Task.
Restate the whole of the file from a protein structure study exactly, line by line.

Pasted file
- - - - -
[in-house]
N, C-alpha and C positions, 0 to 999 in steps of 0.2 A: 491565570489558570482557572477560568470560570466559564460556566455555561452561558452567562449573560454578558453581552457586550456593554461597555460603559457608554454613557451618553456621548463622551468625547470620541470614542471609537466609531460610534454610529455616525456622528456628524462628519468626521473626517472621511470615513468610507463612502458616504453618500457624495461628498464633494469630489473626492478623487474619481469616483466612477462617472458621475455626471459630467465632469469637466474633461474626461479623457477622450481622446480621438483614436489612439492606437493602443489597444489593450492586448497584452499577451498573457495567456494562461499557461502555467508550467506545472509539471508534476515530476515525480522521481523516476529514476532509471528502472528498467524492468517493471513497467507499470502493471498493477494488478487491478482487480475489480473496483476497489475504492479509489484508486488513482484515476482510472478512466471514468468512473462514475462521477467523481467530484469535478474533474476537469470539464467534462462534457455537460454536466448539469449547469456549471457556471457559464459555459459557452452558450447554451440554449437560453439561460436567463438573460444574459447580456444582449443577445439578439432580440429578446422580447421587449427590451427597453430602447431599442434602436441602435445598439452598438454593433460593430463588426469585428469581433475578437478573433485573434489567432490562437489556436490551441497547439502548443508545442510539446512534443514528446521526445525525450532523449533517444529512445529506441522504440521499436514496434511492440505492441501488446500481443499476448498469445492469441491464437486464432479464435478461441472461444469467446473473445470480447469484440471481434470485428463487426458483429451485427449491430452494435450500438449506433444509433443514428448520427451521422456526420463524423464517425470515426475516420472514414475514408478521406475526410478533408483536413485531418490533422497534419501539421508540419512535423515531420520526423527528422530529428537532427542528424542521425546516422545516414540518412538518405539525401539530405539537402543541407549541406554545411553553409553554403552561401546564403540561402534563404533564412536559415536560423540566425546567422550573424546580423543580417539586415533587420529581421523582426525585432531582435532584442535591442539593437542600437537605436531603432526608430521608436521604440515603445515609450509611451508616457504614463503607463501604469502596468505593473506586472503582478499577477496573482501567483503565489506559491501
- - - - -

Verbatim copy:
[in-house]
N, C-alpha and C positions, 0 to 999 in steps of 0.2 A: 491565570489558570482557572477560568470560570466559564460556566455555561452561558452567562449573560454578558453581552457586550456593554461597555460603559457608554454613557451618553456621548463622551468625547470620541470614542471609537466609531460610534454610529455616525456622528456628524462628519468626521473626517472621511470615513468610507463612502458616504453618500457624495461628498464633494469630489473626492478623487474619481469616483466612477462617472458621475455626471459630467465632469469637466474633461474626461479623457477622450481622446480621438483614436489612439492606437493602443489597444489593450492586448497584452499577451498573457495567456494562461499557461502555467508550467506545472509539471508534476515530476515525480522521481523516476529514476532509471528502472528498467524492468517493471513497467507499470502493471498493477494488478487491478482487480475489480473496483476497489475504492479509489484508486488513482484515476482510472478512466471514468468512473462514475462521477467523481467530484469535478474533474476537469470539464467534462462534457455537460454536466448539469449547469456549471457556471457559464459555459459557452452558450447554451440554449437560453439561460436567463438573460444574459447580456444582449443577445439578439432580440429578446422580447421587449427590451427597453430602447431599442434602436441602435445598439452598438454593433460593430463588426469585428469581433475578437478573433485573434489567432490562437489556436490551441497547439502548443508545442510539446512534443514528446521526445525525450532523449533517444529512445529506441522504440521499436514496434511492440505492441501488446500481443499476448498469445492469441491464437486464432479464435478461441472461444469467446473473445470480447469484440471481434470485428463487426458483429451485427449491430452494435450500438449506433444509433443514428448520427451521422456526420463524423464517425470515426475516420472514414475514408478521406475526410478533408483536413485531418490533422497534419501539421508540419512535423515531420520526423527528422530529428537532427542528424542521425546516422545516414540518412538518405539525401539530405539537402543541407549541406554545411553553409553554403552561401546564403540561402534563404533564412536559415536560423540566425546567422550573424546580423543580417539586415533587420529581421523582426525585432531582435532584442535591442539593437542600437537605436531603432526608430521608436521604440515603445515609450509611451508616457504614463503607463501604469502596468505593473506586472503582478499577477496573482501567483503565489506559491501